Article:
Privacy when renting

Tenants have the right to privacy when renting. A landlord, agent or anybody else acting on their behalf can enter the property if notice is provided.

Notice before entry


Notice required

To inspect the premises (up to four times per year)

At least seven days written notice

To do ordinary repairs or carry out maintenance

At least two days notice

To carry out urgent repairs, such as installation or repair of a smoke alarm, fixing a burst water pipe, a gas leak or a blocked toilet)


To comply with health and safety obligations, such as inspecting smoke alarms

At least two days notice

To obtain a property valuation (once in a 12 month period)

At least seven days notice

To show a prospective tenant (in the last 14 days before your tenancy is due to end)

Reasonable notice on each occasion

In an emergency


If they have tried to contact you and been unable to do so and have reasonable cause for serious concern about your health or safety or other occupants


If they reasonably believe the premises have been abandoned by you


To show the premises to prospective buyers

Two weeks written notice before the first inspection.

After the first inspection, you can agree on a suitable time frame but no more than 2 inspections per week with 48 hours notice.

In accordance with a NSW Civil and Administrative Tribunal order

As ordered by the Tribunal

As the tenant, you can give the landlord or agent permission to enter the property at any time for any reason.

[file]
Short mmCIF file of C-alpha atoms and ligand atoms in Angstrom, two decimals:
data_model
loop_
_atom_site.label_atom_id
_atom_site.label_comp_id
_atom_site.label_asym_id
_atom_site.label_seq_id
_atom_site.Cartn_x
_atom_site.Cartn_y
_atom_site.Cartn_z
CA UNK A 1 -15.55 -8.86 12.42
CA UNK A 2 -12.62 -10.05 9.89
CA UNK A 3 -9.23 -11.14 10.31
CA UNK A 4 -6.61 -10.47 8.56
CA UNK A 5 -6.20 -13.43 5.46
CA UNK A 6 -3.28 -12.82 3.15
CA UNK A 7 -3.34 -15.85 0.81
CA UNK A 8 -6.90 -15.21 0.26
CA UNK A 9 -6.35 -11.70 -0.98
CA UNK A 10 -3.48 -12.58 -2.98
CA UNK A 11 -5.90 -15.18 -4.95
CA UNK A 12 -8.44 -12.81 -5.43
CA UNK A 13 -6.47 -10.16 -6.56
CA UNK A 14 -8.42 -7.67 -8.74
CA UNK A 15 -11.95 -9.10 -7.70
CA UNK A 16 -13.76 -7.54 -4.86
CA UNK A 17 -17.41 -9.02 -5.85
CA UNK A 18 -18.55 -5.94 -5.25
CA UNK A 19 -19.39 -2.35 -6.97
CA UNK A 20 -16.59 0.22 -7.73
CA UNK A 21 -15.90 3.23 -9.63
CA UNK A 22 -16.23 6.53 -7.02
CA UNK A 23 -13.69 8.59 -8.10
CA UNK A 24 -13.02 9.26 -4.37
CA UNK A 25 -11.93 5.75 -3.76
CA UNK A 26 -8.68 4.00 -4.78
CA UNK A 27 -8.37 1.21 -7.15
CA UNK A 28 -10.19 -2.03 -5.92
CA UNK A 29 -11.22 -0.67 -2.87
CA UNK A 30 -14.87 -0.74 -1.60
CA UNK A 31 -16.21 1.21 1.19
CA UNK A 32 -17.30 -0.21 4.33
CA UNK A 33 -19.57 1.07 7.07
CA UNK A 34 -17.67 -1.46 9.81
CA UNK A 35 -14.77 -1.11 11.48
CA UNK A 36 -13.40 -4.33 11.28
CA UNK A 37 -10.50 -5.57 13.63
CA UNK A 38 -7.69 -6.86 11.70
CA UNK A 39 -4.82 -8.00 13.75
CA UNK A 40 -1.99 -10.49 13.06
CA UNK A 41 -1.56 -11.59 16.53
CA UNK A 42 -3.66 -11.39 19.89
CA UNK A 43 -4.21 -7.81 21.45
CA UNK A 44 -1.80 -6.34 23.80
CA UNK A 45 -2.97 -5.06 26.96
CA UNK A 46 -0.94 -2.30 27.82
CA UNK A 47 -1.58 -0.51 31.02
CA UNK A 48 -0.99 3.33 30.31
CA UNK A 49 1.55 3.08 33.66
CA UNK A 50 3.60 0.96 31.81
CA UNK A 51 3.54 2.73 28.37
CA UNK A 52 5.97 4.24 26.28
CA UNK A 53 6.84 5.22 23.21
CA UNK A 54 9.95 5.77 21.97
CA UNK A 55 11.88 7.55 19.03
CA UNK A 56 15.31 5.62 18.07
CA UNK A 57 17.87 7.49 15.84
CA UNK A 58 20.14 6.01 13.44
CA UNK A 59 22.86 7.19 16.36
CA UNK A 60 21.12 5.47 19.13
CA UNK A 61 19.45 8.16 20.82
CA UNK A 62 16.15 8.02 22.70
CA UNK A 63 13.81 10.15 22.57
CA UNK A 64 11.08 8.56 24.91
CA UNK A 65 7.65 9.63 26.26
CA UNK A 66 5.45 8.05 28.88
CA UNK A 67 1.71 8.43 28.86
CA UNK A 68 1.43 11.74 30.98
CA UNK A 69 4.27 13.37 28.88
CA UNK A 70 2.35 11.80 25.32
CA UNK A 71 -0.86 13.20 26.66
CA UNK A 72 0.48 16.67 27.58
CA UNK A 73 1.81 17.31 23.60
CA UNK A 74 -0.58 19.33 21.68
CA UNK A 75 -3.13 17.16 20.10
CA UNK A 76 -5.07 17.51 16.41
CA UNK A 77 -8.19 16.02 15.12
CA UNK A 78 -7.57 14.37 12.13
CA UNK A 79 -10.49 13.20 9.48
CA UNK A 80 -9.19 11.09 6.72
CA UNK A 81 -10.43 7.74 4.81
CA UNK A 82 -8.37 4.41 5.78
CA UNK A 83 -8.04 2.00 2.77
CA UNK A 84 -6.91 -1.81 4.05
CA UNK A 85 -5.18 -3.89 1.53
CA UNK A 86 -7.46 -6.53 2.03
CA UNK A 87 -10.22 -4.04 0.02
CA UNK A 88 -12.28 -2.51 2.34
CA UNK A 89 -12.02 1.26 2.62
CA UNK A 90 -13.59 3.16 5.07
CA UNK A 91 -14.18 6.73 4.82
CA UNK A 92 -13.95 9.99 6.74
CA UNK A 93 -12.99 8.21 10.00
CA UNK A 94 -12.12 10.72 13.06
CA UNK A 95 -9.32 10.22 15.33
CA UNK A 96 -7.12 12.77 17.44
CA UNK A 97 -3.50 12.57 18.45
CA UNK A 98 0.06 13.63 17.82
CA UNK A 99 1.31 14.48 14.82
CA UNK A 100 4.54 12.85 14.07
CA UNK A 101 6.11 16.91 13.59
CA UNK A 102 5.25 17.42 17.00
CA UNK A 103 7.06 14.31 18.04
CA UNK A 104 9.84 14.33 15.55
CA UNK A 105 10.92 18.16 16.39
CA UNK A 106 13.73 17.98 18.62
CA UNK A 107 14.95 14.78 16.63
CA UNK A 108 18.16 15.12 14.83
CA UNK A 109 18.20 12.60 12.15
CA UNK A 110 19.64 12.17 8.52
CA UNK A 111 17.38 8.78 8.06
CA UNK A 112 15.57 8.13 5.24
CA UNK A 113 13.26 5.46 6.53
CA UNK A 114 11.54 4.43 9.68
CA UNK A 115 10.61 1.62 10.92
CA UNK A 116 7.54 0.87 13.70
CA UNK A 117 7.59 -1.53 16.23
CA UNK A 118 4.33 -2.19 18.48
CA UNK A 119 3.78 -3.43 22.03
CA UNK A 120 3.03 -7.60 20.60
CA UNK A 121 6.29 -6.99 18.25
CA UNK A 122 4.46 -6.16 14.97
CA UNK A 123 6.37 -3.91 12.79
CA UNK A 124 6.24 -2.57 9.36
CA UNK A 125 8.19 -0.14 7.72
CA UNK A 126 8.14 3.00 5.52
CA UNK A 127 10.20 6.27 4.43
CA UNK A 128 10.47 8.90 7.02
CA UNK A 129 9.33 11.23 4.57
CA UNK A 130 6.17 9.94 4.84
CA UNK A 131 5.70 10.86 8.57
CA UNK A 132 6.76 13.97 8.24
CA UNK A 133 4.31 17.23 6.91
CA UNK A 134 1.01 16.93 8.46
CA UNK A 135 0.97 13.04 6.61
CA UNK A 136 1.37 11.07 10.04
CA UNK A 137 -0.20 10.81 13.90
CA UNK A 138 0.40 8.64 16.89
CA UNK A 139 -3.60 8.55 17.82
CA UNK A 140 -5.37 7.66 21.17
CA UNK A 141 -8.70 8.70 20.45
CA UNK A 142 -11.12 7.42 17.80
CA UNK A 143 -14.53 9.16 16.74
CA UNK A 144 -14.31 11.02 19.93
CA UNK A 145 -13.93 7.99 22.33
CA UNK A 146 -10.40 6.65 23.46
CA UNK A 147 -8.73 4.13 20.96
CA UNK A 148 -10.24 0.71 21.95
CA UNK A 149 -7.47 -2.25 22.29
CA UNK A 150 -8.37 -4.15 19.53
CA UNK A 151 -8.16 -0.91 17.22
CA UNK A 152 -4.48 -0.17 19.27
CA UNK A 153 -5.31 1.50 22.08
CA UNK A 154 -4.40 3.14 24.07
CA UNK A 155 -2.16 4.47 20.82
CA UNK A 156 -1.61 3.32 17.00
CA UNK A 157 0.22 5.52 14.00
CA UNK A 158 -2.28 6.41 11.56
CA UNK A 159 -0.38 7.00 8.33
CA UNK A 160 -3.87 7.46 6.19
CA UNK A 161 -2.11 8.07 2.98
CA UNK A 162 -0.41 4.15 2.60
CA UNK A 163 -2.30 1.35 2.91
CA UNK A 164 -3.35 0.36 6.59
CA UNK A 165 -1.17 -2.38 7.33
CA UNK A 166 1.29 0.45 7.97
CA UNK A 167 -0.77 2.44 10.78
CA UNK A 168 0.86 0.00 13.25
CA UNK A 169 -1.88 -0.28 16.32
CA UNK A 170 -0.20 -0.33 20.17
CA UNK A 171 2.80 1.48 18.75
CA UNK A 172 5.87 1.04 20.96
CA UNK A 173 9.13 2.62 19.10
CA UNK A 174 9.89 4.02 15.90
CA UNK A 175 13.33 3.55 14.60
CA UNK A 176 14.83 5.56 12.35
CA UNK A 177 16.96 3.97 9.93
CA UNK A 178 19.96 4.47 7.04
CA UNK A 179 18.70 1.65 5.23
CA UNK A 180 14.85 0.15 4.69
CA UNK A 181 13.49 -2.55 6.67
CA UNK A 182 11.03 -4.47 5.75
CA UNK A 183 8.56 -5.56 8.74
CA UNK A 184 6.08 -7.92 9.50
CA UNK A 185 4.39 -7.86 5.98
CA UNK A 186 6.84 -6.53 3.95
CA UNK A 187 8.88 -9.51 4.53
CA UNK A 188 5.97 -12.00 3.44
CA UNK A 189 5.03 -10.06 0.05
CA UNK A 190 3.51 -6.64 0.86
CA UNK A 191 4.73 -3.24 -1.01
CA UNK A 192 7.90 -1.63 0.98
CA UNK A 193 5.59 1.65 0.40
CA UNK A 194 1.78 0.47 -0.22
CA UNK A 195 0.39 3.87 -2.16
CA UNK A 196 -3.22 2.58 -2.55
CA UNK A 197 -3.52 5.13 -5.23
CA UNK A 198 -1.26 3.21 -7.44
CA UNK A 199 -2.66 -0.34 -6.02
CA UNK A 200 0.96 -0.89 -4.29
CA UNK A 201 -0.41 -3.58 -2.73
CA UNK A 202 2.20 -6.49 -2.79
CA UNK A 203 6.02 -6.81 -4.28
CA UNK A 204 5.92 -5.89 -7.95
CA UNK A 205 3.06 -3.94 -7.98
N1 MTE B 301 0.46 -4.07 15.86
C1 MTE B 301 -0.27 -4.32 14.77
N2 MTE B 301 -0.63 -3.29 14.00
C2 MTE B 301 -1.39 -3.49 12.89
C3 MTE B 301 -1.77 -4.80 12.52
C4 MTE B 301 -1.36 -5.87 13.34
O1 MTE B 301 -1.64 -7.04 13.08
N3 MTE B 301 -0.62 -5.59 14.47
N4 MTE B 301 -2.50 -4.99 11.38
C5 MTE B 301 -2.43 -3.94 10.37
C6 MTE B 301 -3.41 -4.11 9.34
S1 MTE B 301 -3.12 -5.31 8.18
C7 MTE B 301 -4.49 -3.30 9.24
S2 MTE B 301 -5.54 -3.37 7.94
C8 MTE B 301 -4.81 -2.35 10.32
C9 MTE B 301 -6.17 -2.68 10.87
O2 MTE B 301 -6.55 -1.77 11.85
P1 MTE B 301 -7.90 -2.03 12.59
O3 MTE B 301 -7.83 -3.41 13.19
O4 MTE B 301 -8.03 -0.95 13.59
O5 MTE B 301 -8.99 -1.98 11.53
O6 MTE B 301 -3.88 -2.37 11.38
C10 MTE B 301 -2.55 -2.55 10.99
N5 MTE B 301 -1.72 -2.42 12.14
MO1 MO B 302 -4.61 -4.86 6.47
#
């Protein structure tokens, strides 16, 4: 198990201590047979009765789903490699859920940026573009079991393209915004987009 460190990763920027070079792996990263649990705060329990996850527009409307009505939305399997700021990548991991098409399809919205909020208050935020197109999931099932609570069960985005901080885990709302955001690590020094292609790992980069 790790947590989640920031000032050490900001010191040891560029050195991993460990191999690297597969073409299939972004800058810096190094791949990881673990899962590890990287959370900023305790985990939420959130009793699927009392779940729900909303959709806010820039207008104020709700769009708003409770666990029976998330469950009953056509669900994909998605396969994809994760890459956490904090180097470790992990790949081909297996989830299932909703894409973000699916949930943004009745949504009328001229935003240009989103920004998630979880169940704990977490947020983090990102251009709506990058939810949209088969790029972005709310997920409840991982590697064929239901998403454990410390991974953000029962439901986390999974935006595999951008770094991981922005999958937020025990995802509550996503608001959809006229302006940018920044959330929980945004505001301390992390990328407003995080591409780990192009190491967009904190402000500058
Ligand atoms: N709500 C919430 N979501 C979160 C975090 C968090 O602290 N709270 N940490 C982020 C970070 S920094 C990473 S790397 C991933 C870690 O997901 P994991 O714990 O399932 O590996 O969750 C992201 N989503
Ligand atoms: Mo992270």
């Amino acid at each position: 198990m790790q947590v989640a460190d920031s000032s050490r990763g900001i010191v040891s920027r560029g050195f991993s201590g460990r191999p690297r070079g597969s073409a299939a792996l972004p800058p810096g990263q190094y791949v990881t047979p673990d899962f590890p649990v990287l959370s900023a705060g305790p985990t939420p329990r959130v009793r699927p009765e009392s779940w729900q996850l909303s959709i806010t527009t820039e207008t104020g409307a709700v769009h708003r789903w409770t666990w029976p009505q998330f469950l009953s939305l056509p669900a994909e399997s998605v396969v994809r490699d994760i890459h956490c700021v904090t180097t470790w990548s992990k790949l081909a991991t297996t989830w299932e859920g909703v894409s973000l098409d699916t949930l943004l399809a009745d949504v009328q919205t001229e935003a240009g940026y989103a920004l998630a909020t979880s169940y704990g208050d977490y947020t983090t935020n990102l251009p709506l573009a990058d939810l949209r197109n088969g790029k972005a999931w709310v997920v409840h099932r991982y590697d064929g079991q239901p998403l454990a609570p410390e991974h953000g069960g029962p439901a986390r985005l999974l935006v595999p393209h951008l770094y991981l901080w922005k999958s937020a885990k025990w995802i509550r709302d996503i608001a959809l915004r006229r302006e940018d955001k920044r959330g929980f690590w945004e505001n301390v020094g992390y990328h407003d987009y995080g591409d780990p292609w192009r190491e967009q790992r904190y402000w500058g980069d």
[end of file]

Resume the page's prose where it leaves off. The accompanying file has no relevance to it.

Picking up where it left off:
Limits on access

  • In most circumstances, access is not permitted on Sundays, public holidays or outside the hours of 8am to 8pm.
  • Where practical, you should be notified of the approximate time when access will be required.
  • If a person wants  to enter the property without the landlord or agent (e.g. a selling agent, valuer or tradesperson) they must have written consent.

These limits do not apply in an emergency, for urgent repairs, if the premise is abandoned, if the Tribunal so orders or if you agree.

Entry when you are not home

After permission is given, you don’t need to be home for the landlord, agent or authorised person to enter.

Unlawful entry

It is an offence for a landlord or someone on their behalf to enter the premises without following the correct procedures. If the problem is serious or persistent, or any goods are damaged or stolen, contact the Tribunal.

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